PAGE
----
Youth Justice


“Rosa sat so Martin could march. Martin marched so Barack could run. Barack runs so our children can fly!” From text messages to t-shirts, versions of this quote circulated everywhere during last year’s historic presidential election. The popular message captured many people’s belief that just like Mrs. Rosa Parks and Dr. Martin Luther King, Jr., President-elect Barack Obama is part of a historic legacy of trailblazers and leaders, each one taking a giant new step toward making a better nation for the next generation of Black Americans and all Americans.

Now all the excitement, hopes and dreams from the long election season have led up to this powerfully symbolic moment, as President Obama takes the oath of office one day after our annual national holiday celebrating Dr. King. As record-breaking masses of people are gathering in Washington, D.C., to be part of this miraculous event on the Mall in our nation’s capital, the day has a special emotional significance for those of us who were also here during the sweltering week in August 1963 when crowds marched on the Mall to listen to Dr. King tell us about his dream. The beautiful Black poet Elizabeth Alexander, who will become just the fourth poet in our nation’s history to read at an Inauguration, was a one-year-old toddler in a stroller when her parents brought her to the March on Washington. As her mother, African American women’s history scholar Adele Alexander, said last month, “The parallelism is fabulous there.” Many people are feeling as if a piece of American history is coming full circle.

But Dr. King’s dream isn’t ending with President Obama’s inauguration. Instead, President Obama now has the opportunity to take that dream to the next level. Dr. King’s family has long urged that his birthday be celebrated with a day of service—a day on, not a day off. When President Obama called for the King Holiday to be a national day of service this year, he was following Dr. King’s example with a call to action. It’s time for all of us who have been inspired by both Dr. King and our nation’s new President to answer that call and do our part in advancing the dream.

In fact, when most people remember Dr. King speaking on the steps of the Lincoln Memorial during the March on Washington, they think about “I Have a Dream,” because for 45 years those powerful words have been quoted all over the world.  But too few remember or even know the central theme that began his speech that day: the bounced check America had written to its Black citizens. Dr. King said we had come to the nation’s capital that day to cash a check America had written nearly 200 years earlier. He said that when our nation’s founders wrote the Declaration of Independence and the Constitution, they had created a promissory note that guaranteed all Americans the inalienable rights of life, liberty and the pursuit of happiness. But instead of honoring that promise for Black Americans, America had defaulted and given us a bad check that had come back marked “insufficient funds.”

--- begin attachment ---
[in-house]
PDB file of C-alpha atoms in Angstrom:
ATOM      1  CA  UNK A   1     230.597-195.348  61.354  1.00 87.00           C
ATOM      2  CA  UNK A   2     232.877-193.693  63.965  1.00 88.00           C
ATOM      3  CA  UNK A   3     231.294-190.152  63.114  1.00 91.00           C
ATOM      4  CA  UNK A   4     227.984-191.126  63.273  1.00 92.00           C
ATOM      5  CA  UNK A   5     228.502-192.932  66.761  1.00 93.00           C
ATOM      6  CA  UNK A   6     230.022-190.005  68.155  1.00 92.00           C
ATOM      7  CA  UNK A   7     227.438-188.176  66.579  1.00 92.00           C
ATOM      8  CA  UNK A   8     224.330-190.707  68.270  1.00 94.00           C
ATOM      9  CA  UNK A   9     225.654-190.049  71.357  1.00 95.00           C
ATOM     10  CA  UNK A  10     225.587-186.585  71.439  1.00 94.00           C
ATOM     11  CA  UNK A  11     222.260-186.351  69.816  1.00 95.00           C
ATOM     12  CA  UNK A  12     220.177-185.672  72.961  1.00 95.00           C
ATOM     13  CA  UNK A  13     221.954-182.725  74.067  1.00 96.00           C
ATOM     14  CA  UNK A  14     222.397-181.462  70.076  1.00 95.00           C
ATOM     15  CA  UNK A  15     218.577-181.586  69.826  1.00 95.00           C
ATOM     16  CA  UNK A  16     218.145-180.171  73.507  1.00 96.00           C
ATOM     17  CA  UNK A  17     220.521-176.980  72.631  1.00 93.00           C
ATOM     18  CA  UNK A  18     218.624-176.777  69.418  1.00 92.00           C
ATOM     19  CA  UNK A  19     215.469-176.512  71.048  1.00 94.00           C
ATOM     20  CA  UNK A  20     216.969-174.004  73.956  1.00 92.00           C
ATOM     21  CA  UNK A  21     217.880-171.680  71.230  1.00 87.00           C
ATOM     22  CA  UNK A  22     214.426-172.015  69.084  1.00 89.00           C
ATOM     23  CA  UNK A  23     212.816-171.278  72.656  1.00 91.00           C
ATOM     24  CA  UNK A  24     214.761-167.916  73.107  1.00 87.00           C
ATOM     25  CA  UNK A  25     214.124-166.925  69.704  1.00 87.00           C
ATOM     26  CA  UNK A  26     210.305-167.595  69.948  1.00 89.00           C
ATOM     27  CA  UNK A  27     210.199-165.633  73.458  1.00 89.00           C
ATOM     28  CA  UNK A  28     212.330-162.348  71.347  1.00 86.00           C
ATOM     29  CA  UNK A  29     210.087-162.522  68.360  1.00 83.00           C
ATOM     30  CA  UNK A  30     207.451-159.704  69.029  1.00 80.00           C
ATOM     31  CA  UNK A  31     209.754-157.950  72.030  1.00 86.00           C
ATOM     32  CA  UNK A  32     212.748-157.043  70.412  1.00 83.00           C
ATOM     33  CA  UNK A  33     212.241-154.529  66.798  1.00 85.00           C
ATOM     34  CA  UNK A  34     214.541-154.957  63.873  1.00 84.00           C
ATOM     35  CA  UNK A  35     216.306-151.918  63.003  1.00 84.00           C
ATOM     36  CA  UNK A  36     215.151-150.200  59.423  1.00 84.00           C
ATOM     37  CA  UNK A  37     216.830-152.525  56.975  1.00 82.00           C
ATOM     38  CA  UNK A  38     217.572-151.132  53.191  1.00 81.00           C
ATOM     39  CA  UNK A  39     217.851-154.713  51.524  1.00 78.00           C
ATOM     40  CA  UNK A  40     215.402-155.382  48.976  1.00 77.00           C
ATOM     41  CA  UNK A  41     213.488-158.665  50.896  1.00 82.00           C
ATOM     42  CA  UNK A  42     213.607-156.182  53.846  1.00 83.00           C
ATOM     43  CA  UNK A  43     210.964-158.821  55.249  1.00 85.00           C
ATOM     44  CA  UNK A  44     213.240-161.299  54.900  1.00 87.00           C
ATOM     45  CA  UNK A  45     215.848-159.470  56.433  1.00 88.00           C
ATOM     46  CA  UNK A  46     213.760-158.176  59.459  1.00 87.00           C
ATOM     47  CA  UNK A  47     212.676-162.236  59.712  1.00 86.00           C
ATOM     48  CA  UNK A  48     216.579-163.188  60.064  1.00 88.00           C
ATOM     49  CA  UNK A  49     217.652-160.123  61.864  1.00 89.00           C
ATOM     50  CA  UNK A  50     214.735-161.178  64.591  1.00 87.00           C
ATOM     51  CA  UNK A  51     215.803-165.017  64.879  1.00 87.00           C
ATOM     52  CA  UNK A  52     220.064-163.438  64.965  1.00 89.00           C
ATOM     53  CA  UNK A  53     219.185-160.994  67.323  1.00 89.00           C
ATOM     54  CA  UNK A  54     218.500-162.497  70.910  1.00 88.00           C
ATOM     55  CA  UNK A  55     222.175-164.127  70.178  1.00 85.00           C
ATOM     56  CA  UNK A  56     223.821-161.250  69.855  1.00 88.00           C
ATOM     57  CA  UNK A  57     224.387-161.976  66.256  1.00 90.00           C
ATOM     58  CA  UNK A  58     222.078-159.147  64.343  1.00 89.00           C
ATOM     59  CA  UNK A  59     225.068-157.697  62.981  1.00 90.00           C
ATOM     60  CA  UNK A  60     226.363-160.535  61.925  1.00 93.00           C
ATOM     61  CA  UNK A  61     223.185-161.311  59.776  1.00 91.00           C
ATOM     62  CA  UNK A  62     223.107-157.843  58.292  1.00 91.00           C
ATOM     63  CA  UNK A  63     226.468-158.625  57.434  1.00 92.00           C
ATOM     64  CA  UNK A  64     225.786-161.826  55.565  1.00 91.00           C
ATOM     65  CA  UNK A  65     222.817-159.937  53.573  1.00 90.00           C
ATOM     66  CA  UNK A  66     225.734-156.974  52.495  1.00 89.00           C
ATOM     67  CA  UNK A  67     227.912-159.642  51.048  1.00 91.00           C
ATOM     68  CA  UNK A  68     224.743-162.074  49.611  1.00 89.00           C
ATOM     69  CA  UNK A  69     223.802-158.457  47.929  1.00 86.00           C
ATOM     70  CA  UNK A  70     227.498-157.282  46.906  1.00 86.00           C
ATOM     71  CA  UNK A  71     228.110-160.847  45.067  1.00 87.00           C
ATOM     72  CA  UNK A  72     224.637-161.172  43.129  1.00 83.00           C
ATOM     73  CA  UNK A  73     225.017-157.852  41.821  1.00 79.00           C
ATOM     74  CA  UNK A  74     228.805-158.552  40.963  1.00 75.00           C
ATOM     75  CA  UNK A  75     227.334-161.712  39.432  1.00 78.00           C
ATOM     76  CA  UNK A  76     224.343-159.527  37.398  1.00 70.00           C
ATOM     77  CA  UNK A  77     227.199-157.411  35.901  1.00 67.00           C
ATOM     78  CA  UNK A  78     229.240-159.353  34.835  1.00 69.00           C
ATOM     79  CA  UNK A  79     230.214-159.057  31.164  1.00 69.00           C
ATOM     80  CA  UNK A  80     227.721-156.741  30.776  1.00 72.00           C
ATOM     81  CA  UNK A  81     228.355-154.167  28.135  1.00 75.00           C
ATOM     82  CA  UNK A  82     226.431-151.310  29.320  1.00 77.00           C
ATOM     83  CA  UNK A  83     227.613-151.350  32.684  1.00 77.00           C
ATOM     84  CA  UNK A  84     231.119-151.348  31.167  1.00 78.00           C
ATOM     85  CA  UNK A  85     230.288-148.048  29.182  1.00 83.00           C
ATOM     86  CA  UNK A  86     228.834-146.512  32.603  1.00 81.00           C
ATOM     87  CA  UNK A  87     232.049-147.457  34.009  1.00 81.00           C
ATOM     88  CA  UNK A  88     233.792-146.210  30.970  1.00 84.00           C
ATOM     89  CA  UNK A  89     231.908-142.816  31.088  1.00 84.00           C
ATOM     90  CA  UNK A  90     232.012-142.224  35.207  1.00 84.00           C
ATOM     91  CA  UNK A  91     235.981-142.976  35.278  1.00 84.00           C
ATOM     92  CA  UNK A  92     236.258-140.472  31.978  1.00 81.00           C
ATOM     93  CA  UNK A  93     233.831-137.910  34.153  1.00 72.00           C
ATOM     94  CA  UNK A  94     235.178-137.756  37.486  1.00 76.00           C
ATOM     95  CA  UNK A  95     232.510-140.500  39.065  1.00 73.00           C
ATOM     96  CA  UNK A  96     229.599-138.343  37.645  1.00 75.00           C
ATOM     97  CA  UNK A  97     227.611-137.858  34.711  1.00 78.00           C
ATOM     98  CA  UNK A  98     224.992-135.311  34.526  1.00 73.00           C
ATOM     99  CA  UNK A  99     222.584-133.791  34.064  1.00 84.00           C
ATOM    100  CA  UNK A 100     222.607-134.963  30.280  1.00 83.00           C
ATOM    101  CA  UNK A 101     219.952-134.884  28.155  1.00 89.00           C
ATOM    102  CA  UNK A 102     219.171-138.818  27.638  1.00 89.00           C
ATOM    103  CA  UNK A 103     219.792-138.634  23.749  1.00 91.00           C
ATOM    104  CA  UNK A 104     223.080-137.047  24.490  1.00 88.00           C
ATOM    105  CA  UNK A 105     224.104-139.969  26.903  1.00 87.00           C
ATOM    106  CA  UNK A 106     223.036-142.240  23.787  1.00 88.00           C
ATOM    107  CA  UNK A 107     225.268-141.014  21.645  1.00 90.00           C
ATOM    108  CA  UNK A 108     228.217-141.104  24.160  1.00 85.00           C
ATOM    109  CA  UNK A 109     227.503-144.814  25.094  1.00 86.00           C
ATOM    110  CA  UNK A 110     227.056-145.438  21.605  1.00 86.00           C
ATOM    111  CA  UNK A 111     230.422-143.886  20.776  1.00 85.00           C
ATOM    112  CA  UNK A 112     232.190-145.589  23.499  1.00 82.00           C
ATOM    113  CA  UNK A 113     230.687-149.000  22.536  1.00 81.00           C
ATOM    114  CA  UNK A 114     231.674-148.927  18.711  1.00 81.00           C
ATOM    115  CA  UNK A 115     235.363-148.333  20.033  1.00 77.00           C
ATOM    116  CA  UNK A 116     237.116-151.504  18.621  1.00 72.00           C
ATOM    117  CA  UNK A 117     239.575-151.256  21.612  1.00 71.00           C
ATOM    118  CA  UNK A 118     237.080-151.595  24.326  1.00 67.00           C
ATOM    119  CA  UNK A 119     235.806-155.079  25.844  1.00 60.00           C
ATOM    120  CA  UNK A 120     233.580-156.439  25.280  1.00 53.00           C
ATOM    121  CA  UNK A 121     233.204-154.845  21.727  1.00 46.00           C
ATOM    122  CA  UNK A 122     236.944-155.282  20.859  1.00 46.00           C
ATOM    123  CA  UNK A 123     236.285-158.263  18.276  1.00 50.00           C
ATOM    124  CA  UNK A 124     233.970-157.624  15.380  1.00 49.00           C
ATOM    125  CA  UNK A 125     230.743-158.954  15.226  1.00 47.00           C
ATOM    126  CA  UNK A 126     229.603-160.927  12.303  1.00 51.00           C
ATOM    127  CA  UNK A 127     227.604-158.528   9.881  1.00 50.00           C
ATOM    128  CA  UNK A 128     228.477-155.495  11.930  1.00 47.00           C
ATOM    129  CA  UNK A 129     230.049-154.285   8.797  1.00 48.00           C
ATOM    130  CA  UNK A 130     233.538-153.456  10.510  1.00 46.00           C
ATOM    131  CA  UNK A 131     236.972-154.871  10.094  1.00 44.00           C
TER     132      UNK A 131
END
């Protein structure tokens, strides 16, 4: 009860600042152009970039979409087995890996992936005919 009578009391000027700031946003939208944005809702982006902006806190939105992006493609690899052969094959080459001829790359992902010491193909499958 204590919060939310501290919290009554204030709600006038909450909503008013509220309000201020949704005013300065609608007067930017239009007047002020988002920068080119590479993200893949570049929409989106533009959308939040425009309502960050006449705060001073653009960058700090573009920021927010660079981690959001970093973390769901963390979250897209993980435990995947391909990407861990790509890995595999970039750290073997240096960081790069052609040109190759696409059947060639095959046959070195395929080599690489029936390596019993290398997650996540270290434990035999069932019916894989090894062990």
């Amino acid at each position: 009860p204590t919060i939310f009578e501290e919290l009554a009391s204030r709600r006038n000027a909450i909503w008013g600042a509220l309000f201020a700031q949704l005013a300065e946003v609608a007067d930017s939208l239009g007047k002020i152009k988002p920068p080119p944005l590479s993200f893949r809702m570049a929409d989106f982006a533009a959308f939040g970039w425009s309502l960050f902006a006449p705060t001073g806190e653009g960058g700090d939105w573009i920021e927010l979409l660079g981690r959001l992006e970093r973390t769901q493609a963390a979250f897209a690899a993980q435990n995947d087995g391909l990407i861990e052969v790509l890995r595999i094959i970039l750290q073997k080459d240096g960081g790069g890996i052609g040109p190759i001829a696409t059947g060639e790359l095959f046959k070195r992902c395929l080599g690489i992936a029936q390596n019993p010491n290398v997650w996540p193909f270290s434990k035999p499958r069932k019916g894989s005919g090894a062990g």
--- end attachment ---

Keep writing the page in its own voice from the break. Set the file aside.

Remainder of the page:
Dr. King said those of us who had come to the March were there to cash our checks, because we refused to believe “the bank of justice is bankrupt” or that “there are insufficient funds in the great vaults of opportunity of this nation.” He said we’d come to cash a check “that will give us upon demand the riches of freedom and the security of justice.” Then in the next breath he said something that President Obama made a central theme of his own campaign:  Dr. King said we’d “come to this hallowed spot” in our nation’s capital “to remind America of the fierce urgency of now.”

I certainly refuse to believe that our nation is bankrupt of justice and opportunity, and never will give up until our nation’s professed commitment to justice for all results in ending poverty and hopelessness for millions of people struggling to get enough to eat, a place to sleep, a chance to make a living, and a good education for their children. President Obama said he ran for the highest office in the land because he refused to believe it either, and he also wasn’t content to keep waiting for justice deferred.  Like Dr. King, he believed in the “fierce urgency of now.” Millions of Americans from all races and walks of life supported and voted for him because they feel the same way. This joyful, hopeful Inauguration Day is the first day of President Obama’s opportunity as our nation’s new leader to follow Dr. King’s dream and begin putting those beliefs into action—and, in the words of poet Seamus Heaney, begin to make “hope and history rhyme.”